The village derives from the Gaelic term for fish 'iasc' and Iascaigh means abounding in fish due to the Easkey river that lies in the village itself. The village attracts a wide variety of tourists interested in water sports such as surfing, kayaking and fishing. The village boasts many attractive walking routes around the river estuary and coastline with splendid views of the Slieve League and Benbulben mountains. Geologists have become increasingly interested with the rugged coastline around Easkey as it holds fossil structures that date back millions of years.

O'Dowd Castle

Built in 1207 the castle became home to the O'Dowd chieftains of Tireragh. The castle was originally built for Oliver McDonnell who came to the area to marry an O'Dowd widow. The castle is situated adjacent to Easkey pier. Much of the original structure of the castle has been lost over time, yet the main body of the castle remains. It is 63 feet high, the highest part is known as 'Sailors Bed'.

Easkey Abbey

Un-usually the centre of the village is dominated by the structure of the Old abbey and graveyard which also dates back to medieval times. The graveyard was in use up until Roslea graveyard opened in 1888 and holds some uniquely designed tombstones.

The Split Rock

Outside the village in the townland of Killeenduff lies the ice age boulder known locally as 'The Split Rock'. Local legends holds that the rock was split as a result of an arguement between two giants on the Ox-Mountains, one of whom was Fionn Mac Cuimhall. It is said that the rock will close if one walks throught the rock three times.

Easkey Bridge

The bridge provides access to the village from the Sligo side. Iw was built in 1847 after the old bridge was washed away in a storm in 1844. It contains the Bullance stone which is built into the bridge wall, this qualified the village to hold a 'Fair Day'. A similar type of bridge is located south of the village in the local woods. This is known as 'Fortland Bridge'.


Jack Harte (Irish Writer) was born in the Easkey townland of Killeenduff where his father was the local blacksmith. He draws on his experience growing up in the area and ultimately being torn away from it as his father was forced to move in search of work, in his novel 'In the Wake of the Bagger'.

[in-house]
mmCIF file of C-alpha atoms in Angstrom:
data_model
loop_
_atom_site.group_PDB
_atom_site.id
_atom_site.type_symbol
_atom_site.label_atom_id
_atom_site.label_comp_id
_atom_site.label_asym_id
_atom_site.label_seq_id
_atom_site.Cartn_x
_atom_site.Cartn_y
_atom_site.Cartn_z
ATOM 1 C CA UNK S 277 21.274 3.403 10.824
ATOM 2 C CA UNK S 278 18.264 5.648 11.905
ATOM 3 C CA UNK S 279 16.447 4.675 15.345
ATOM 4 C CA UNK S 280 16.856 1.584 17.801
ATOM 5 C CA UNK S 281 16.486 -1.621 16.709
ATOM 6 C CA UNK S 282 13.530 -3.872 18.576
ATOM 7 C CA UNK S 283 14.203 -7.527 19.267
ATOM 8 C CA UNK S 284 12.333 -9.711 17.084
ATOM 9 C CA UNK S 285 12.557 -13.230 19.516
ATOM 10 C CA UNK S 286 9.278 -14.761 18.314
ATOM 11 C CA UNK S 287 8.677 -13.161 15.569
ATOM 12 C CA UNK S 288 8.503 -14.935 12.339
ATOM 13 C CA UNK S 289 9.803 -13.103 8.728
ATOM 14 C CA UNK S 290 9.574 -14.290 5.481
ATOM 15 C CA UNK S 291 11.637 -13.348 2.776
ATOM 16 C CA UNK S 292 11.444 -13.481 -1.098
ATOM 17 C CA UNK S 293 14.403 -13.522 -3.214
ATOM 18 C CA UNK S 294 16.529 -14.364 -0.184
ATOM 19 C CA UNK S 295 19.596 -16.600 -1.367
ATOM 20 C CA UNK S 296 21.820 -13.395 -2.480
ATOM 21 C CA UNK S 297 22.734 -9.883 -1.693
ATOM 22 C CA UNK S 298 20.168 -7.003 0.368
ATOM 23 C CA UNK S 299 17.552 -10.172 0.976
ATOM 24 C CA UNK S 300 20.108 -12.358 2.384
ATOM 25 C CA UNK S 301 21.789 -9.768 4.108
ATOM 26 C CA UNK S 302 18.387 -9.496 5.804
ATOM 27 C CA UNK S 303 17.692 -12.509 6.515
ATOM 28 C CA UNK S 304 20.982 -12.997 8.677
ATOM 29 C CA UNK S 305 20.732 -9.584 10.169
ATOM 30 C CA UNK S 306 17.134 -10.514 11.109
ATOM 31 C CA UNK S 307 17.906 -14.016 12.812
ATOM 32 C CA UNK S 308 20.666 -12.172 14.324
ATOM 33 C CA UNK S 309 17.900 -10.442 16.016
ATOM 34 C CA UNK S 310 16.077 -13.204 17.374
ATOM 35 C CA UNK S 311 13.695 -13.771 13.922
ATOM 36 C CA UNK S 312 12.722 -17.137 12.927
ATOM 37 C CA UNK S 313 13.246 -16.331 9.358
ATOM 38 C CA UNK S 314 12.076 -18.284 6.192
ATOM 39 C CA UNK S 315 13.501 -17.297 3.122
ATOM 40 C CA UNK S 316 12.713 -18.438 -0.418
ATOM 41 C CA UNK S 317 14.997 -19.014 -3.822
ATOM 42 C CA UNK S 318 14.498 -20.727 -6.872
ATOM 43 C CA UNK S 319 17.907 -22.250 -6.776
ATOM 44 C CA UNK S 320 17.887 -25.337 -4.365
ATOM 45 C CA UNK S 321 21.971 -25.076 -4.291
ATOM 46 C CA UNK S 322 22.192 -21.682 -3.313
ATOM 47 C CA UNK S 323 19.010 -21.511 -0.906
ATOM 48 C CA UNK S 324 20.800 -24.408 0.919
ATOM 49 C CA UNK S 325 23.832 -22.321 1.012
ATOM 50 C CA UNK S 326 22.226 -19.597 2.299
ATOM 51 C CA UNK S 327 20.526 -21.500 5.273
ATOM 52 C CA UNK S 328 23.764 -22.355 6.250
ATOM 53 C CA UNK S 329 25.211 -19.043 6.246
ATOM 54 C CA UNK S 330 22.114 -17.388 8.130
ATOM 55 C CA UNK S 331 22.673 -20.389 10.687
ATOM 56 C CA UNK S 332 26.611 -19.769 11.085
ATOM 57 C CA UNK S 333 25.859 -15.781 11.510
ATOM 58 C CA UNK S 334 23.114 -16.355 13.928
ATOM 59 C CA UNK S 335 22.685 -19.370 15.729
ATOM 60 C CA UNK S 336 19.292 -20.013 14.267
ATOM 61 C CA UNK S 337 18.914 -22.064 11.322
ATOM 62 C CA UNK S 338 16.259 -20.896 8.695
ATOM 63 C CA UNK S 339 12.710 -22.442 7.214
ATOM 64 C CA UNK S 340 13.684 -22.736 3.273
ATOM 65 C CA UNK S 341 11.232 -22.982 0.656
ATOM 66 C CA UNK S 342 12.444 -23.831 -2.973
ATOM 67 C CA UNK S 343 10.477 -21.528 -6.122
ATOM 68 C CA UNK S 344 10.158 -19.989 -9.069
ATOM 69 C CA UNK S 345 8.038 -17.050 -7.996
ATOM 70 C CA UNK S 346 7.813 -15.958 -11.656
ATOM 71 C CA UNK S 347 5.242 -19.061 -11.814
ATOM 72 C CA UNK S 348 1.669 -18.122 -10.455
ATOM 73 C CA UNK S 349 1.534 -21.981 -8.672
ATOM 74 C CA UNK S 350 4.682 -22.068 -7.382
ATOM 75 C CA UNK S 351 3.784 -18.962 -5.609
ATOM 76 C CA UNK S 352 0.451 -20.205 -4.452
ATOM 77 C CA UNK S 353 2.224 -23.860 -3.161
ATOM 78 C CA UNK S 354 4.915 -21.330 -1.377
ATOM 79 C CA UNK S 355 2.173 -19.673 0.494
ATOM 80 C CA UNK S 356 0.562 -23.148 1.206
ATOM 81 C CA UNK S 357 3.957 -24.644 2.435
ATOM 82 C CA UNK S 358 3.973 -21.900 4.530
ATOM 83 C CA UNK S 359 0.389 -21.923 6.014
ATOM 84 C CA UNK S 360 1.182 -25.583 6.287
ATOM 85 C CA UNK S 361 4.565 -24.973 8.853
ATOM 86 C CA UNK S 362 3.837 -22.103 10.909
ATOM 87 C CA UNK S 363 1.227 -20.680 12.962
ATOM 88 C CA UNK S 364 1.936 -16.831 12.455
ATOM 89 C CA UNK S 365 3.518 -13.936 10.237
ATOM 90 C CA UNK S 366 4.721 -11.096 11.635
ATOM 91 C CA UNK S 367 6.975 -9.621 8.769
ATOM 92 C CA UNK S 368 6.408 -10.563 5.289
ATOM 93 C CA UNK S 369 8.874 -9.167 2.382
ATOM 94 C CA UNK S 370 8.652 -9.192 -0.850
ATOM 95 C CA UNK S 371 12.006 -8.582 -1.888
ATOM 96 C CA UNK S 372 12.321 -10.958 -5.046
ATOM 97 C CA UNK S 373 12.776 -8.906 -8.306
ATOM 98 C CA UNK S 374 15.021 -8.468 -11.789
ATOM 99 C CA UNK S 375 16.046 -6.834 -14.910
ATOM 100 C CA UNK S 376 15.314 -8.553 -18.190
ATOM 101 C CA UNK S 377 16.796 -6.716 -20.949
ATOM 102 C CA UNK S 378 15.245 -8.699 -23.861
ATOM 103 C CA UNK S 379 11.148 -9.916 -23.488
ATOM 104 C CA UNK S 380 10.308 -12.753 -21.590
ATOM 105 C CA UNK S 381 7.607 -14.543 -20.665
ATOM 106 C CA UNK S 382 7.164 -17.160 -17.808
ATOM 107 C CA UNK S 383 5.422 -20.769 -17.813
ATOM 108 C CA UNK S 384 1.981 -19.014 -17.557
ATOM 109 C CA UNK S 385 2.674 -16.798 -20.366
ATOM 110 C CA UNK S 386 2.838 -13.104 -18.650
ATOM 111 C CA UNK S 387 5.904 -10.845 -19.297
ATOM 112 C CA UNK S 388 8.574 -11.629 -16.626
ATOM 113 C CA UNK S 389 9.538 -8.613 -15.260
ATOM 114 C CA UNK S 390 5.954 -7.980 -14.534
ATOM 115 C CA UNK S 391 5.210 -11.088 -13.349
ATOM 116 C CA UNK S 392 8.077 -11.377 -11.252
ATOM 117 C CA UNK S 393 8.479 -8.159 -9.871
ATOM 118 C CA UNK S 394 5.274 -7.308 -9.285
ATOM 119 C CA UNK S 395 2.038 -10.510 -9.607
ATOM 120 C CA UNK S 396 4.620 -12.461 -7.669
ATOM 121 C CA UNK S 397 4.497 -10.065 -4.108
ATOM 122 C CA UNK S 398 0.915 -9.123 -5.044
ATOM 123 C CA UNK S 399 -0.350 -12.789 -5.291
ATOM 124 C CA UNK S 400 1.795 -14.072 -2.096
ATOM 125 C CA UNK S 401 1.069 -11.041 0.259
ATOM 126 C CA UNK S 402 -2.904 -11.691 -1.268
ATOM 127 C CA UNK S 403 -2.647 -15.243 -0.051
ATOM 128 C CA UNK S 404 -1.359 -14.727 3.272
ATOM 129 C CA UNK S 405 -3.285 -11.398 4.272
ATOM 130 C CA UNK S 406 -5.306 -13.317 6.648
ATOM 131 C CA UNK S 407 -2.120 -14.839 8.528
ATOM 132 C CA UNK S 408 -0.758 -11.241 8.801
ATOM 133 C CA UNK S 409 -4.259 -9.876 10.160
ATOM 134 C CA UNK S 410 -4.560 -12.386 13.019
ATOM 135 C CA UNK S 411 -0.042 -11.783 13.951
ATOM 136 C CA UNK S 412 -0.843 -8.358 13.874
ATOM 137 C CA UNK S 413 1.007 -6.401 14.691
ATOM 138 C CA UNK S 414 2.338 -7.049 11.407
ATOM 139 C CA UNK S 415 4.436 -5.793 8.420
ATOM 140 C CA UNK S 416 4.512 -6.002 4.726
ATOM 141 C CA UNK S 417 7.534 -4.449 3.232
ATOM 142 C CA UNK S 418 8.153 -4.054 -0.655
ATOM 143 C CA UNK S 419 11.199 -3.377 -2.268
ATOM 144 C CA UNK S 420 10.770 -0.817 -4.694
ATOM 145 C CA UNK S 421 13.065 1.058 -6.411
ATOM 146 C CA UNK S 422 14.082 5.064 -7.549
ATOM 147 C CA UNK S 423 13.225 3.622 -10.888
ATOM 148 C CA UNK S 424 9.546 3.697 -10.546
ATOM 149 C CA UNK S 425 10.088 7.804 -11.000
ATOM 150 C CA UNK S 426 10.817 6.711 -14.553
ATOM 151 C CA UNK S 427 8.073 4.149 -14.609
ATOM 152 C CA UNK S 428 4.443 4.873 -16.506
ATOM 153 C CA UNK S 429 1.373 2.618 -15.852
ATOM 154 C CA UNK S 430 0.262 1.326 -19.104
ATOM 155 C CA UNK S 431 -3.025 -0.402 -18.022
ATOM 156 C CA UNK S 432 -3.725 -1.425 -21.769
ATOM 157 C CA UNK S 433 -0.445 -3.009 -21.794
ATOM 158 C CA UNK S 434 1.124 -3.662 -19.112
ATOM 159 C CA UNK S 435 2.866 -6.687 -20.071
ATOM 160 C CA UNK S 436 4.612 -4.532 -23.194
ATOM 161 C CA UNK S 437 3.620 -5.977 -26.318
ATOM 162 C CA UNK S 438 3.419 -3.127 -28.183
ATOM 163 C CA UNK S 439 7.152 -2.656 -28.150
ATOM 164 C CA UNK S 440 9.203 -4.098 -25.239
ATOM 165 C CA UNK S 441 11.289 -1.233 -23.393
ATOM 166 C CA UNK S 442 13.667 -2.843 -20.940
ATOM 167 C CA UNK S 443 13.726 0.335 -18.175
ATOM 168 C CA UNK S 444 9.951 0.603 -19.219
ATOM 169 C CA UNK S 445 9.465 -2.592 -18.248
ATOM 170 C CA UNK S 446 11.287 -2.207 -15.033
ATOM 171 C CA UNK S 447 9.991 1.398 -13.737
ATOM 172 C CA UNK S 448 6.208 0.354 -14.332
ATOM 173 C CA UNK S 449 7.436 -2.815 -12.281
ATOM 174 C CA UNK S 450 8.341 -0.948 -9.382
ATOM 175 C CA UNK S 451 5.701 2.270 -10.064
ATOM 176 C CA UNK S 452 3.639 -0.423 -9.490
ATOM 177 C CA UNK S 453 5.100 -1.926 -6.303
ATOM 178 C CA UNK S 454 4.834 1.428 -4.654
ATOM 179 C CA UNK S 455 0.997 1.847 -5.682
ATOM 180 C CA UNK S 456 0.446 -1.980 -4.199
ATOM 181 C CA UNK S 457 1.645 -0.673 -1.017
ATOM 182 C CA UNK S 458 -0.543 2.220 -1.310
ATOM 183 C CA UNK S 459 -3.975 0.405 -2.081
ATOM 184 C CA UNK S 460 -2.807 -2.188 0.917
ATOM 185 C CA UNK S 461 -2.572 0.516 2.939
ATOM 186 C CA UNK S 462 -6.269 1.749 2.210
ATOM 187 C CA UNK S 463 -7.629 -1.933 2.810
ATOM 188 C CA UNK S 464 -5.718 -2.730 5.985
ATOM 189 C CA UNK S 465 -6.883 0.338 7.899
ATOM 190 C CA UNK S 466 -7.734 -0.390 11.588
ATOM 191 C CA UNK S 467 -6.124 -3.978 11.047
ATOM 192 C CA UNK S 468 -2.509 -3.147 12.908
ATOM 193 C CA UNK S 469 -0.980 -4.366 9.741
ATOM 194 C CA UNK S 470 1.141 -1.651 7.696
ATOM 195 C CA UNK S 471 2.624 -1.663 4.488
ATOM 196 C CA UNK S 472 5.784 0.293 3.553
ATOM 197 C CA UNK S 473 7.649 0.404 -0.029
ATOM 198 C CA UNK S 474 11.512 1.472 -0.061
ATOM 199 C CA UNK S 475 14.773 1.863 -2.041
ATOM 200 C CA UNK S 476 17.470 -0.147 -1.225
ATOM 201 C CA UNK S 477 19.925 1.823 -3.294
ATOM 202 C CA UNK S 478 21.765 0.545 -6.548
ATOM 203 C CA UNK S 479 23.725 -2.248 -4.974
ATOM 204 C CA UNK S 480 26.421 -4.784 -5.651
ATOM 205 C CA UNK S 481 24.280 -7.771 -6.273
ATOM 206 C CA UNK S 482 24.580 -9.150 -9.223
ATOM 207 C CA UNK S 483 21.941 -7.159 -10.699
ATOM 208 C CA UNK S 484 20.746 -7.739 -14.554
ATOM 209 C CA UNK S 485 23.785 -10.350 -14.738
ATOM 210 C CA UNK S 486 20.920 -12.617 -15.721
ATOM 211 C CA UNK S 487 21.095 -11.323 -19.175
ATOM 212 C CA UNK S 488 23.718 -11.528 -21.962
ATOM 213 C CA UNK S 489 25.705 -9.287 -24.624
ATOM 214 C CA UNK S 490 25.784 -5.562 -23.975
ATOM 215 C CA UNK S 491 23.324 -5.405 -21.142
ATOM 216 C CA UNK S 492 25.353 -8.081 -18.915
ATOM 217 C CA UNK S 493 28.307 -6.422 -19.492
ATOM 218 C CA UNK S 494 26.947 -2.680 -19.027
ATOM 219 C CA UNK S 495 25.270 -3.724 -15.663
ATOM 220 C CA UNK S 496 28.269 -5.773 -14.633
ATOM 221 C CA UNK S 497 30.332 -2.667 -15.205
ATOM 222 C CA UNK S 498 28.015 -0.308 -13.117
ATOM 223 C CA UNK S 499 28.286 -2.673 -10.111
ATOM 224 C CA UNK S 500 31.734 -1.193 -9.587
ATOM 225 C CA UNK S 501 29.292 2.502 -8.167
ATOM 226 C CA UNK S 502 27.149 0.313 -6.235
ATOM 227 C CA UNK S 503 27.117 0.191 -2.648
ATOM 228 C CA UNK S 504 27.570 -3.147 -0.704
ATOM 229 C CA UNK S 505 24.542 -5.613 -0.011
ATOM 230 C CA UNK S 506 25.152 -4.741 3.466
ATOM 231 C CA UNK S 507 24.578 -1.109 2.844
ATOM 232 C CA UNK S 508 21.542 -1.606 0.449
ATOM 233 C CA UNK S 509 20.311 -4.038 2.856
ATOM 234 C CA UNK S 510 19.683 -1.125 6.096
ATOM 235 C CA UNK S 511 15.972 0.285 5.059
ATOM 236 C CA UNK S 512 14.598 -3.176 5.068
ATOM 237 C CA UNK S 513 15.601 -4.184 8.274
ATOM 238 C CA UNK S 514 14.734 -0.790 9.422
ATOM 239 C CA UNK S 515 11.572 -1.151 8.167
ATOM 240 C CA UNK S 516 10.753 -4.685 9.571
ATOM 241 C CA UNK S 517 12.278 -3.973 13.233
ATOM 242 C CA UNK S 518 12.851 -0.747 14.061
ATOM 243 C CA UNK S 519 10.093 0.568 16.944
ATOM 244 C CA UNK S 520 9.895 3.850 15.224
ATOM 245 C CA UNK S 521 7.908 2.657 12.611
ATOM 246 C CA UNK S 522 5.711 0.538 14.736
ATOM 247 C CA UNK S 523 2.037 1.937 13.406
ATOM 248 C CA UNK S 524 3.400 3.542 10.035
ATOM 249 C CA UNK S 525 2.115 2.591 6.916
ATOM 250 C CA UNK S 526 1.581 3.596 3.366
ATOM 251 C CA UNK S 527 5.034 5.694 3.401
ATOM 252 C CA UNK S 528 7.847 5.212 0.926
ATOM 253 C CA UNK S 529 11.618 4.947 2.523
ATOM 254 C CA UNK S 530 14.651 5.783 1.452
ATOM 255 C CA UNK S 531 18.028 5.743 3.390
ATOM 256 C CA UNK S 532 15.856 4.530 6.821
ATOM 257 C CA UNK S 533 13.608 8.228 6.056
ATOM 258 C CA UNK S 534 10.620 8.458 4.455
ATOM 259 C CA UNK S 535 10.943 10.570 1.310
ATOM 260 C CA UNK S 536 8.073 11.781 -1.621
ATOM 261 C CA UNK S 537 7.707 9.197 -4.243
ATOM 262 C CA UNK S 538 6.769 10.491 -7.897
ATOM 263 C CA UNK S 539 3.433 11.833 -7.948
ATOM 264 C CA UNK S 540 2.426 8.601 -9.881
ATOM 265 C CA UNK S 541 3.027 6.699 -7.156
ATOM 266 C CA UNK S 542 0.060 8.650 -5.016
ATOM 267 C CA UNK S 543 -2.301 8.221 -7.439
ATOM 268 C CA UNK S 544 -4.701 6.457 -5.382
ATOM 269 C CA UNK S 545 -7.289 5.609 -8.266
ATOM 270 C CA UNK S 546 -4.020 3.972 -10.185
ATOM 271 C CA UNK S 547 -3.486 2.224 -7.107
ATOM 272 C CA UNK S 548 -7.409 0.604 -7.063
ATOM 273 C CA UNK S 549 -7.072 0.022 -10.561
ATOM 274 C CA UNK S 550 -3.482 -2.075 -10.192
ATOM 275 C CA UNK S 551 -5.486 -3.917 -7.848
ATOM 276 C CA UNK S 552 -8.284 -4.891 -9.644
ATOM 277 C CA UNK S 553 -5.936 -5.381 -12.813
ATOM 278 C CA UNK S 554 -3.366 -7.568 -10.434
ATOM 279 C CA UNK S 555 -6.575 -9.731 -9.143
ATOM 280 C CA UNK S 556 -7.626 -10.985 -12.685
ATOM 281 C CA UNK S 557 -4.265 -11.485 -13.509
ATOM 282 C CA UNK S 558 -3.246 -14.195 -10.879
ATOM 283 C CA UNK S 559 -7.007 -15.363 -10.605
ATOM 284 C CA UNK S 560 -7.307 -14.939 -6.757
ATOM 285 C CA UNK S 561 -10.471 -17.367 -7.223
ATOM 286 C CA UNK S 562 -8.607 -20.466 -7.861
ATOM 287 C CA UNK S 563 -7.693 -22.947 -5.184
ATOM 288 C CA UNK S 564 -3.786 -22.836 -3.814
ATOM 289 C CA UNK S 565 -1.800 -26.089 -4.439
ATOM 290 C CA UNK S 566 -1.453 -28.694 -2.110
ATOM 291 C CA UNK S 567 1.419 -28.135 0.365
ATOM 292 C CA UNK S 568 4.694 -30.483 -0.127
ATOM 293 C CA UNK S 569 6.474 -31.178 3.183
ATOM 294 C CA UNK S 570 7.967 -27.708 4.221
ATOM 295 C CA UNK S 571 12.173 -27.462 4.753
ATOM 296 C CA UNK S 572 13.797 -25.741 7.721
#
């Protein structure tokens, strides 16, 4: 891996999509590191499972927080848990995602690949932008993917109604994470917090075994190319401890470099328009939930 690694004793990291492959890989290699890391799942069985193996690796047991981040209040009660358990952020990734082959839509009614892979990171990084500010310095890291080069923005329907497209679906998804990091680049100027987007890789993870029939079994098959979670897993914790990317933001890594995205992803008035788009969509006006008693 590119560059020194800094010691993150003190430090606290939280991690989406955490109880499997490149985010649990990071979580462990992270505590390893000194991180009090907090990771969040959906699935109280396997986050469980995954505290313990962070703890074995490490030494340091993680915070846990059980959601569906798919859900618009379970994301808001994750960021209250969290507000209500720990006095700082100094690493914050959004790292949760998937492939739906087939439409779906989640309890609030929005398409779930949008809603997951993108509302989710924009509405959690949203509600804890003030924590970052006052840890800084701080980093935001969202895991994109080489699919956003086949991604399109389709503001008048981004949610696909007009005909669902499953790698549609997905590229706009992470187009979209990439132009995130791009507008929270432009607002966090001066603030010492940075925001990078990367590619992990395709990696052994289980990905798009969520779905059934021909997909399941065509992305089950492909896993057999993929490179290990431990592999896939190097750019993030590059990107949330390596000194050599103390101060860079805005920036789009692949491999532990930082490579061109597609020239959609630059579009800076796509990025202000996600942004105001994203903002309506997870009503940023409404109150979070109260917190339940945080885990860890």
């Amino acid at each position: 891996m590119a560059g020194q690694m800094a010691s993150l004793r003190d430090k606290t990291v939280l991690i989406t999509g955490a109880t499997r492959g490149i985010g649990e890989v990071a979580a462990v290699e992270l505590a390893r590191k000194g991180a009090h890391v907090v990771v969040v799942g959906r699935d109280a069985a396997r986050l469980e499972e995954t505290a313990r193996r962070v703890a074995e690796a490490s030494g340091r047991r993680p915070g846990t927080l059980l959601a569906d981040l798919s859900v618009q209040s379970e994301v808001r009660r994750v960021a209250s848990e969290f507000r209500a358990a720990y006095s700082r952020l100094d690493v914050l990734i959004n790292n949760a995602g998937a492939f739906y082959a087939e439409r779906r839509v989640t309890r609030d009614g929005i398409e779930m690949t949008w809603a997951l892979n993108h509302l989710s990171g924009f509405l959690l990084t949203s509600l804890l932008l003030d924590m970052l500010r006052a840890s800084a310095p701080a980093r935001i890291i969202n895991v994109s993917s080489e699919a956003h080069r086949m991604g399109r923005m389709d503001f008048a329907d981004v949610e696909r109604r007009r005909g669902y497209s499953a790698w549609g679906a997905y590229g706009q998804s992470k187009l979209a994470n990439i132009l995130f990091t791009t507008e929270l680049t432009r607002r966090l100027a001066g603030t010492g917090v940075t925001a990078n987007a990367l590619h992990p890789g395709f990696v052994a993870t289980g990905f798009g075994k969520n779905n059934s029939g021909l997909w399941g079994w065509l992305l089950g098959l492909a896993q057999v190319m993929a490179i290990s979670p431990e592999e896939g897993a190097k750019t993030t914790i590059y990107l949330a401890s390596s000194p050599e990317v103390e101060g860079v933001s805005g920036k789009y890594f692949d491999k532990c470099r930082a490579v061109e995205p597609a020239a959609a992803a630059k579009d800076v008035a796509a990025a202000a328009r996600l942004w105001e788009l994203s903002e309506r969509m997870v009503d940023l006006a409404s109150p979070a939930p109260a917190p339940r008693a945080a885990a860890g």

The scupltor Fred Conlon was born and grew up in Killeenduff.
The mother of Irish playwrights Martin McDonagh (director of film 'In Bruges') and John Michael McDonagh (director of film 'The Guard') comes from Easkey.
A comedy drama about a priest called 'Calvary' with irish actor Brendan Gleeson was filmed in Easkey.

Easkey Courthouse

Opposite the local vocational school is the location of the Easkey Courthouse. It came into existence during the Irish famine and is one of Easkey's most historical buildings. At the start of the 20th century the County Sligo court held its sessions here. In October 2010 the courts service of Ireland announced that Easkey Courthouse would no longer hold its monthly sessions.


Easkey river located outside our door rises in lough easkey in the ox mountains and winds itself down to the ocean through the village. This is a salmon and brown trout river which is well known. Fishing on the river is free from the bridge to the sea (state permit required and available locally), sea fishing is free.
For private fishing visit http://www.anglingwestireland.com/fortland/


The rugged coastline and powerful Atlantic swells provide perfect surfing conditions for surfing at Easkey. Easkey Right and Left are both reef breaks suitable for experienced surfers. Novice surfers can enjoy waves at local breach or avail of lessons.


For anyone interested in birdwatching, the Sligo coastal area can be full of surprises. Red Throated and Great Northern Divers can be seen in the bays around the coast along with Eider Duck and Long Tailed ducks. There is an abundance of waders, the commonest being Oyster Catchers and Redshank but Ringed Plover, Turnstone, Lapwing, Purple Sandpiper, Dunlin, Sanderling, Greenshank and the whole range of Gulls can be seen. Look out for the odd Iceland Gull. October to April is the time to see large flocks of Brent Geese at low tide in the bays along the coast and Barnacle Geese in coastal fields around Lissadell. Winter visitors include Snow Bunting, Redwing and Fieldfare. But spring and Autumn can be a good time to see a wide range of birds. Look out for Great Skuas usually with other large gulls, also Arctic Terns and in Summer Sandwich Terns. Swallows, House Martins and Sandmartins are regular Spring/Summer visitors. Stonechats are common residents throughout the year and in local rivers Dippers and Grey Wagtails are not uncommon. In the winter of 2008 several flocks of Waxwing were seen in the Bundoran area. Dunmoran Strand, Sligo Bay, and Ballisodare Bay are all good sites to see some of the above. If you are lucky you may also see the odd seal.

Local Attractions

  • Split Rock
  • Easkey River
  • Old Cemetery in village
  • Easkey shoreline abundant in fossils
  • Workhouse in Dromore West
  • Enniscrone Golf Club
  • Ceide Fields
  • Knock Shrine
  • Sea-weed Baths Enniscrone
  • Foxford Woolen Mills
  • Megalithic Tombs in Carrowmore
  • Waterpoint Enniscrone
  • Yeats Grave in Drumcliffe
  • Ballina salmon Festival
  • Hennigans Emigration Museum in Swinford
  • Moy River famous salmon river
  • Distance from Knock airport 75 km
  • Distance from Sligo airport 46 km